Gloom in Ventureland – Try Gloom Period – Innovation Happens Now

I have to say that this post from the Wall Street Journal is a bit off. It’s a pile on of Silicon Valley. Believe me I would be the first to say it but Silicon Valley is fine. I do find the messaging about deep cuts to be silly and a bit babyish. However this problem is deeper elsewhere and the gloom is everywhere.  I don’t see Silicon Valley as bad as it was before.  I think everyone is using this to save face on this bad investments.  I can here the echos now in the boardroom “sorry boys… have to shut you down…bad economy..”

This WSJ post should be changed to the title to Gloom in Venture Land to Gloom Everywhere.  (an aside when I saw the WSJ post I looked to see if it was that writer Jessica Vascellaro who was involved in that idiotic Cyprus Camp – I can’t believe she still works there.. if she was a blogger like Sarah Lacy I’d say no big deal but the WSJ – wtf)

Question: would google be successful if forced to cut back and become what was the prescription in 1999-2000?

Remember: back then the conventional wisdom was “no money in search it’s all about Portals”… enough said.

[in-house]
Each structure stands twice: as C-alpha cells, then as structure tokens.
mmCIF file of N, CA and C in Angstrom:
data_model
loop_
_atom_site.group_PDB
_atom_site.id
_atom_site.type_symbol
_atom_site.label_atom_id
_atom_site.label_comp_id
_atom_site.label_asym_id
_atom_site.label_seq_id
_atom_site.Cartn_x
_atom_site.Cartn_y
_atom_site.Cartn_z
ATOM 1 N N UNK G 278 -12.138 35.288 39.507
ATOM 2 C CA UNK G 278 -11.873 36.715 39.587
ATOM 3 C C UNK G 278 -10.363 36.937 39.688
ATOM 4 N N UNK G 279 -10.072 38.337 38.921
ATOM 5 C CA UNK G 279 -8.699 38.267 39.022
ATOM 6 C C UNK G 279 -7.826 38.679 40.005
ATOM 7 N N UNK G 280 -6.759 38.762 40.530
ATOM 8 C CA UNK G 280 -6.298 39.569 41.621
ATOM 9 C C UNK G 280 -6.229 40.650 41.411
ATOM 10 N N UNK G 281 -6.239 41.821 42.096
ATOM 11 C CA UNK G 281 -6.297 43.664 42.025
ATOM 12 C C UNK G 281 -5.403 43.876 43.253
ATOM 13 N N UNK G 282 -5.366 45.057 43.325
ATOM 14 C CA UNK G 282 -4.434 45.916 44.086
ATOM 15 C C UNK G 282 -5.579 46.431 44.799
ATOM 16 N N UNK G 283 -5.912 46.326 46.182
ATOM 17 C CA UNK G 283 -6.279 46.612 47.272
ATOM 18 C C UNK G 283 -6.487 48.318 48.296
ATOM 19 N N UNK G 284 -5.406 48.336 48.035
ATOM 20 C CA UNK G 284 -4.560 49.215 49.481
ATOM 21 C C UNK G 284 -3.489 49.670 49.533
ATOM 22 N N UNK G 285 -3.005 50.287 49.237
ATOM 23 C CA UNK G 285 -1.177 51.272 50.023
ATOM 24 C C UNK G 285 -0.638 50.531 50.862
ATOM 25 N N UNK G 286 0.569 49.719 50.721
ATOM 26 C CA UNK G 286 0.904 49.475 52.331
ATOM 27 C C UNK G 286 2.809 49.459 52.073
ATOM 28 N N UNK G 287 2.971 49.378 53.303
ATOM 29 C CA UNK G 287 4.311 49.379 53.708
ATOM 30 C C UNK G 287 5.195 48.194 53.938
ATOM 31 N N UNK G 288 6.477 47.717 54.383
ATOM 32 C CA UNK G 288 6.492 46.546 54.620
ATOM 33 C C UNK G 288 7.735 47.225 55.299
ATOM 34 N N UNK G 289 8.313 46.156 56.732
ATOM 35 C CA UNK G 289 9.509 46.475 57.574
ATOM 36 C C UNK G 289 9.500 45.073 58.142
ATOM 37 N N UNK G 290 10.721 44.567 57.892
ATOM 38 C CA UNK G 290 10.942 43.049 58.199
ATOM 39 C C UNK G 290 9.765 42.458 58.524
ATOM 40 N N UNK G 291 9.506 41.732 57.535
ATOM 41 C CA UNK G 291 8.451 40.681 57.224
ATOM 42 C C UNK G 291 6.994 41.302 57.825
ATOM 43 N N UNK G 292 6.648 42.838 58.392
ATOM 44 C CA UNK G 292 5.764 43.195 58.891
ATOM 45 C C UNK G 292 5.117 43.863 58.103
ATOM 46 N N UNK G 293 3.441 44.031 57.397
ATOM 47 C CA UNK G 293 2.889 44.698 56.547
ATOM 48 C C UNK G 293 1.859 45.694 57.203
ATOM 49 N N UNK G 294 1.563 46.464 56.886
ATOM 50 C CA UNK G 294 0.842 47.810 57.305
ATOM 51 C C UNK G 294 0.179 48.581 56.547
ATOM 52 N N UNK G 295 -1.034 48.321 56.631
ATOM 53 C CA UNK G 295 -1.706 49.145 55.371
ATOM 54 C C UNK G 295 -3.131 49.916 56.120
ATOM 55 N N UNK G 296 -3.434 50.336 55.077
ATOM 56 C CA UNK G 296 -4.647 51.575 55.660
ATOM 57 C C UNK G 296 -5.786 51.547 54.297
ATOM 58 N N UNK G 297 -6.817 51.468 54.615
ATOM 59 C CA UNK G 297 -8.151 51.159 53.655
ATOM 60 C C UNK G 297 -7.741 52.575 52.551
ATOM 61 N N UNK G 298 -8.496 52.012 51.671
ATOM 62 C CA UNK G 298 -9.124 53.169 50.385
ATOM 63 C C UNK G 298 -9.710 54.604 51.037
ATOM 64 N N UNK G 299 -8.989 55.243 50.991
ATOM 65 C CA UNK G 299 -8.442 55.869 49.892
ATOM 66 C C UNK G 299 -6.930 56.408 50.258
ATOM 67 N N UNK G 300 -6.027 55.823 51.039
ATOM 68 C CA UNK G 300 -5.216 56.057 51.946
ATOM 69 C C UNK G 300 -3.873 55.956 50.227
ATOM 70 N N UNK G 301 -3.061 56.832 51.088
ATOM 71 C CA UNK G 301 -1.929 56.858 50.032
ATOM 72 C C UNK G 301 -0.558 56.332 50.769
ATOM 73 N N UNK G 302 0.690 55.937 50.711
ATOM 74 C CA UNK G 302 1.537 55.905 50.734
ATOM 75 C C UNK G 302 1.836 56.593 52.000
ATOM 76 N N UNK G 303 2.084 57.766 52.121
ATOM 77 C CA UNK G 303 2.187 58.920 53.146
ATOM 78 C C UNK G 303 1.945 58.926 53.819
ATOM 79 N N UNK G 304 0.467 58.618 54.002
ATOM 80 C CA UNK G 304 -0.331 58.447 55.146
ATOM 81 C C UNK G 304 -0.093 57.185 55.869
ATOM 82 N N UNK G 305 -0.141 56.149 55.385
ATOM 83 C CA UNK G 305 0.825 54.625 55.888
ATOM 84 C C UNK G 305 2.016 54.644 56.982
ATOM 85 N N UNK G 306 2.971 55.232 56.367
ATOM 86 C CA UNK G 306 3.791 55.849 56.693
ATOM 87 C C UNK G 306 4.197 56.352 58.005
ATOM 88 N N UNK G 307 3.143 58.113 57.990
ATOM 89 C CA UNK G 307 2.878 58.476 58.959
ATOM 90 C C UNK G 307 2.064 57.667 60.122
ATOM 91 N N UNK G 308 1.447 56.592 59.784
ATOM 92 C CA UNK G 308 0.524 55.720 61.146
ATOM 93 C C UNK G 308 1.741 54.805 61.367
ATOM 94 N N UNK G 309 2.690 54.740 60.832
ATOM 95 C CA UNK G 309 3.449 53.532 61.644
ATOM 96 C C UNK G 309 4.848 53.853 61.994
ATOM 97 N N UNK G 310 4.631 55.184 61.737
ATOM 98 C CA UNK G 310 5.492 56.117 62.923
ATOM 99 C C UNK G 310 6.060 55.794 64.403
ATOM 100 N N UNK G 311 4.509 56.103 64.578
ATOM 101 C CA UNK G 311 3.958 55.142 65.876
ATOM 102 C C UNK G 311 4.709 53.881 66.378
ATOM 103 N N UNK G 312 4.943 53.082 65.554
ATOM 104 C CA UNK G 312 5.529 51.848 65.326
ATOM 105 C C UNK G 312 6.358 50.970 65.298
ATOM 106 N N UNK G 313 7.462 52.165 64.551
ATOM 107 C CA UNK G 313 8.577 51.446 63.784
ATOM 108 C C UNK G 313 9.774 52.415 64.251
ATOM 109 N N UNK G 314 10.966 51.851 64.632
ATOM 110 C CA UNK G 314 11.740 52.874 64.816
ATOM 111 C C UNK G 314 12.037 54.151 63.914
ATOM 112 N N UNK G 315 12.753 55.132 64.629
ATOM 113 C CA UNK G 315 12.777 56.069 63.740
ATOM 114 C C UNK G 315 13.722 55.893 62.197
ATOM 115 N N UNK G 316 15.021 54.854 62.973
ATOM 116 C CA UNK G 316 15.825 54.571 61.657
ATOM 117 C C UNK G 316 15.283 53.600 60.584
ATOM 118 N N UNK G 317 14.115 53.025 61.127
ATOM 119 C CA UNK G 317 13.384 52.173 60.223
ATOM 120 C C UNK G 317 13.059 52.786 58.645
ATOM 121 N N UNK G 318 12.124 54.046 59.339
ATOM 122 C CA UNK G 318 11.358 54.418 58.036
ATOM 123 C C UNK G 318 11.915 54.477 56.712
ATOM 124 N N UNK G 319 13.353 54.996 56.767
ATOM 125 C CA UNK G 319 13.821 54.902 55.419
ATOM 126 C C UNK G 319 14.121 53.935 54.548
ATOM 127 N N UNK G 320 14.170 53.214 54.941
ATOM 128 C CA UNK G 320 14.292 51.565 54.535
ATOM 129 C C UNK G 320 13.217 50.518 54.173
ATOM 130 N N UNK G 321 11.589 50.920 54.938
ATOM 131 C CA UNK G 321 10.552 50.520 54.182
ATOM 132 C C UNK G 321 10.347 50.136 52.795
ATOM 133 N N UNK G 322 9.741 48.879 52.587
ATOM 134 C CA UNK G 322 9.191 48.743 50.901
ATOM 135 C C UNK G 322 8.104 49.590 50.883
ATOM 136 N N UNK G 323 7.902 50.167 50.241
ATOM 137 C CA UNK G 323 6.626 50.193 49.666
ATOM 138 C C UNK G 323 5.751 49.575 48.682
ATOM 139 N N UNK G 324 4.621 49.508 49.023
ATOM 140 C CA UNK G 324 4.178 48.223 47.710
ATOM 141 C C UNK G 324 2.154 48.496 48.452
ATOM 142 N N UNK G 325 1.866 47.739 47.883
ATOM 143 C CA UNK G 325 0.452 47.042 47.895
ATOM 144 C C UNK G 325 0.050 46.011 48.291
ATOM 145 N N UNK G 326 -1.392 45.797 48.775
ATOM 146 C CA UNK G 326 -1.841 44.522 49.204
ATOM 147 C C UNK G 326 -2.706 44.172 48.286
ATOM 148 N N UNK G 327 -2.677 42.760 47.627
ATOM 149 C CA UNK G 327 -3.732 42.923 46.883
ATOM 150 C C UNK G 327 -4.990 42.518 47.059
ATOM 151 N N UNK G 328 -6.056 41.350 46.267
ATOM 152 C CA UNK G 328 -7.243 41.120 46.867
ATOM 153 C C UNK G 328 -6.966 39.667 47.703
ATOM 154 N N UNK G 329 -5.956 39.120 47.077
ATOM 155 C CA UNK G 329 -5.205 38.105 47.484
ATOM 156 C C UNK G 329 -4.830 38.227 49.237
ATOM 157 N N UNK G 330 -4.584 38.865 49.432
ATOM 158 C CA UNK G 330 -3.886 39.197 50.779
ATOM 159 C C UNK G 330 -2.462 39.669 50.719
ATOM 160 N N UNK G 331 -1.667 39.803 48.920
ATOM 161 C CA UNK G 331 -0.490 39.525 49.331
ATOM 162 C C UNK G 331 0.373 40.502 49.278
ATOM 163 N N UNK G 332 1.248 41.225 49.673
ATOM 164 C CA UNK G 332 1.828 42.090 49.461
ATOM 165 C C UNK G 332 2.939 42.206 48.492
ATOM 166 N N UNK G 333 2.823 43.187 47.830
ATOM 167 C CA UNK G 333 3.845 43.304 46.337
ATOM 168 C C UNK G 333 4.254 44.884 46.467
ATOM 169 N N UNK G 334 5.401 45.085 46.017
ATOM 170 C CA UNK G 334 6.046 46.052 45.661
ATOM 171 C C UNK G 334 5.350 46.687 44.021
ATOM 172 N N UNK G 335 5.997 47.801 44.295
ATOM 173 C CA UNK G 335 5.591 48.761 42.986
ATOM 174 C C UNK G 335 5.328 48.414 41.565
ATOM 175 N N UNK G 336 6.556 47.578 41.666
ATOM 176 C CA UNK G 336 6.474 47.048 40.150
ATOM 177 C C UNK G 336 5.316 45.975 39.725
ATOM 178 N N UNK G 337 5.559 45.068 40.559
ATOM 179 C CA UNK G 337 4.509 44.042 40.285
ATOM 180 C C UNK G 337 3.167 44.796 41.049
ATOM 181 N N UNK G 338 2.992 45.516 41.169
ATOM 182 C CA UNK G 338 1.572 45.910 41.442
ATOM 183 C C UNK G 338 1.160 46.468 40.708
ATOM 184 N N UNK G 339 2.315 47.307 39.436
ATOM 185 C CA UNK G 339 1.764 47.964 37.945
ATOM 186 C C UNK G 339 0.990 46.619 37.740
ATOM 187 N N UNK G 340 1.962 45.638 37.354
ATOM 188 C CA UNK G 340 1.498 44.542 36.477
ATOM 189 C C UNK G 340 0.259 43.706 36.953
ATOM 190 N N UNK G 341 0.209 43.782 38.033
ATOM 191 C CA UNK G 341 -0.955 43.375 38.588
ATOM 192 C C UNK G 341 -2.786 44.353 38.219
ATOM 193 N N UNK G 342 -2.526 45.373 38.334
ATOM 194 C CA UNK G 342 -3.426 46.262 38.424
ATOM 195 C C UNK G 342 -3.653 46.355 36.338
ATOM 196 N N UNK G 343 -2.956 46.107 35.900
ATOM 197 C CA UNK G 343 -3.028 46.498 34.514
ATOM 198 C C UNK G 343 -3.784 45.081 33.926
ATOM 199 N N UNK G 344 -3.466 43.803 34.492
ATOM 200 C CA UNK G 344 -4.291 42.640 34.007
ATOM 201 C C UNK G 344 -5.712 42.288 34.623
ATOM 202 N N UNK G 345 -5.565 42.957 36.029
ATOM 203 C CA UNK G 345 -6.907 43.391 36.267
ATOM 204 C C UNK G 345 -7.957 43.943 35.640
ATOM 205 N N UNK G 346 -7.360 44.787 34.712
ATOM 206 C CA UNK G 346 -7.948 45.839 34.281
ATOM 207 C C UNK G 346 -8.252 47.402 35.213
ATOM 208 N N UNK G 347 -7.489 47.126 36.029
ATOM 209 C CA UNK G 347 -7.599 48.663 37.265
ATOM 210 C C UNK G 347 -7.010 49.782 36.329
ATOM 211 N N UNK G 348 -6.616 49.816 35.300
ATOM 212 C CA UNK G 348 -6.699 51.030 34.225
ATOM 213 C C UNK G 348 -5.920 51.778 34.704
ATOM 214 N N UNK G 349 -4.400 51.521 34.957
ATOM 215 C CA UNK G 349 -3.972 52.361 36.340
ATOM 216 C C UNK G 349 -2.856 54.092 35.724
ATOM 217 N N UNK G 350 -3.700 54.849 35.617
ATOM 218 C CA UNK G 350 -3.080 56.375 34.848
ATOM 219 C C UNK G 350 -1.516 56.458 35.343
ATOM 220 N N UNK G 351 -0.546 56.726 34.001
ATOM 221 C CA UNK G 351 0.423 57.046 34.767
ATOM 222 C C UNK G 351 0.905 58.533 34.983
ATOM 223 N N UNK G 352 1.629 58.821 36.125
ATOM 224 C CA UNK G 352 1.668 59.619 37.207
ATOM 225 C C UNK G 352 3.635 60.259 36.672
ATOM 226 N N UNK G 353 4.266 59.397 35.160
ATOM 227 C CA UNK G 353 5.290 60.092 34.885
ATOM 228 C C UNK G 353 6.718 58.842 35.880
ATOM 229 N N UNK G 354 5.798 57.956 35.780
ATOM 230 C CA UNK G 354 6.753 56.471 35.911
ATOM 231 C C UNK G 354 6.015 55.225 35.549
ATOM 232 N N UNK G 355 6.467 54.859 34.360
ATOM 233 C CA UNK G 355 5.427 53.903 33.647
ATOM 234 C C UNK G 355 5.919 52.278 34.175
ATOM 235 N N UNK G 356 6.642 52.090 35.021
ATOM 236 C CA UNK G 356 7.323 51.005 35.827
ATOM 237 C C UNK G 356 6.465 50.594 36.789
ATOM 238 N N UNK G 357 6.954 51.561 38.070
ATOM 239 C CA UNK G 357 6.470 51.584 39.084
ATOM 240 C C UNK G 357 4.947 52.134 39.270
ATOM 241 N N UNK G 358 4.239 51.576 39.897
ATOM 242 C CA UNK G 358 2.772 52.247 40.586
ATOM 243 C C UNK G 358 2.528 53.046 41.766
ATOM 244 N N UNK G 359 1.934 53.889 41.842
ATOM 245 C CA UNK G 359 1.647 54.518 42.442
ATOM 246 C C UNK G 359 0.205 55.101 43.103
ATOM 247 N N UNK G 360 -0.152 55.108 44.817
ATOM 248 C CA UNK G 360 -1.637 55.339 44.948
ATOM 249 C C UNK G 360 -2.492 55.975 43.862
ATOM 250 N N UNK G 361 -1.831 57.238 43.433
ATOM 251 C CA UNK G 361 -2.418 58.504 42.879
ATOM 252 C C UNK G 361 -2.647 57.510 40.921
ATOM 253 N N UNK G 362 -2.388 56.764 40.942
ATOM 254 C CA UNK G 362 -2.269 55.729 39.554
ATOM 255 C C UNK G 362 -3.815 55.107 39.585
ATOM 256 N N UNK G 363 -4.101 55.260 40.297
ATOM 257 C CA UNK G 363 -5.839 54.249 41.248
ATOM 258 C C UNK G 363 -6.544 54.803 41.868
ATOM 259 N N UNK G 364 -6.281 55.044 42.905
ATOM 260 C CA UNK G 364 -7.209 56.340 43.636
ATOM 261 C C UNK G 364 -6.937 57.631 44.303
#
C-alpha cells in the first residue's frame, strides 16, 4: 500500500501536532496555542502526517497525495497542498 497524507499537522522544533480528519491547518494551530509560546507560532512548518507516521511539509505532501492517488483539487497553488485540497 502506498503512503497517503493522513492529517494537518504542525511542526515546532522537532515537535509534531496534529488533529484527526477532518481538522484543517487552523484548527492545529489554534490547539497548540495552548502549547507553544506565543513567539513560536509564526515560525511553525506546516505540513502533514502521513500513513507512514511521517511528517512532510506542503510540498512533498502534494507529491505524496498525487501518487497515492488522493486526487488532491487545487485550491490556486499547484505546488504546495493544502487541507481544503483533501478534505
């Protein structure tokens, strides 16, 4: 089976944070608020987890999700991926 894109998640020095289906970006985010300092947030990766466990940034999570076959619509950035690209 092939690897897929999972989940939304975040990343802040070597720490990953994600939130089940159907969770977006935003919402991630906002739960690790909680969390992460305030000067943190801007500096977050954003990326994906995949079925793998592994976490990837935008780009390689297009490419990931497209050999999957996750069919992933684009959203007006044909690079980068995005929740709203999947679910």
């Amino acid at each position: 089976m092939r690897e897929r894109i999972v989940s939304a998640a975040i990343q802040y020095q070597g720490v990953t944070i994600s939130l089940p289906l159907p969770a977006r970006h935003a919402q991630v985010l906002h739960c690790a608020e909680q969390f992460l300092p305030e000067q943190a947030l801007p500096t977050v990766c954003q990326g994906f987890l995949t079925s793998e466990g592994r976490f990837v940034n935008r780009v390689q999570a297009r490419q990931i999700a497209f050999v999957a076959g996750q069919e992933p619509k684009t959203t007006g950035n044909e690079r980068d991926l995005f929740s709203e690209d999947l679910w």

.. Good companies win and bad companies lose…

We all know why the big scared straight memo came out…click here and here for the reason

Author: John

Entrepreneur living in Palo Alto California and the Founder of SiliconANGLE Media

3 thoughts on “Gloom in Ventureland – Try Gloom Period – Innovation Happens Now”

  1. I agree in principle. I still think the primary problem with Silicon Valley is the idea that on the web you aggregate (e.g., eyeballs, page views, subscribers, etc) and then come up with a business model.
    As I point out here: http://briantroy.com/blog/2008/10/15/can-we-please-stop-talking-about-monetization/ what Google did was innovate the business model in a way that solved a significant problem. That was their launchpad. Business Model is everything.

  2. Brian,
    I am with you 100%. The key thing that you bring up is “business model” not “revenue model”. You are correct Google’s business model was to solve a problem that created value and the revenue model worked out in the end (the market is what it is) but their business model was solid – provide great search and navigation quality.

    Business model – how you organize your assets – decide what to outsource and what not to outsoure – to create value then in turn getting paid for transferring that value to customers…

    Revenue model – how you get paid

    My point is the revenue model (how you get paid) doesn’t define your business… this is why the monetization thing gets me…the real question should be what value do you create..and how are you organized to do that… bla bla bla

    great point Brian..thanks for the comment

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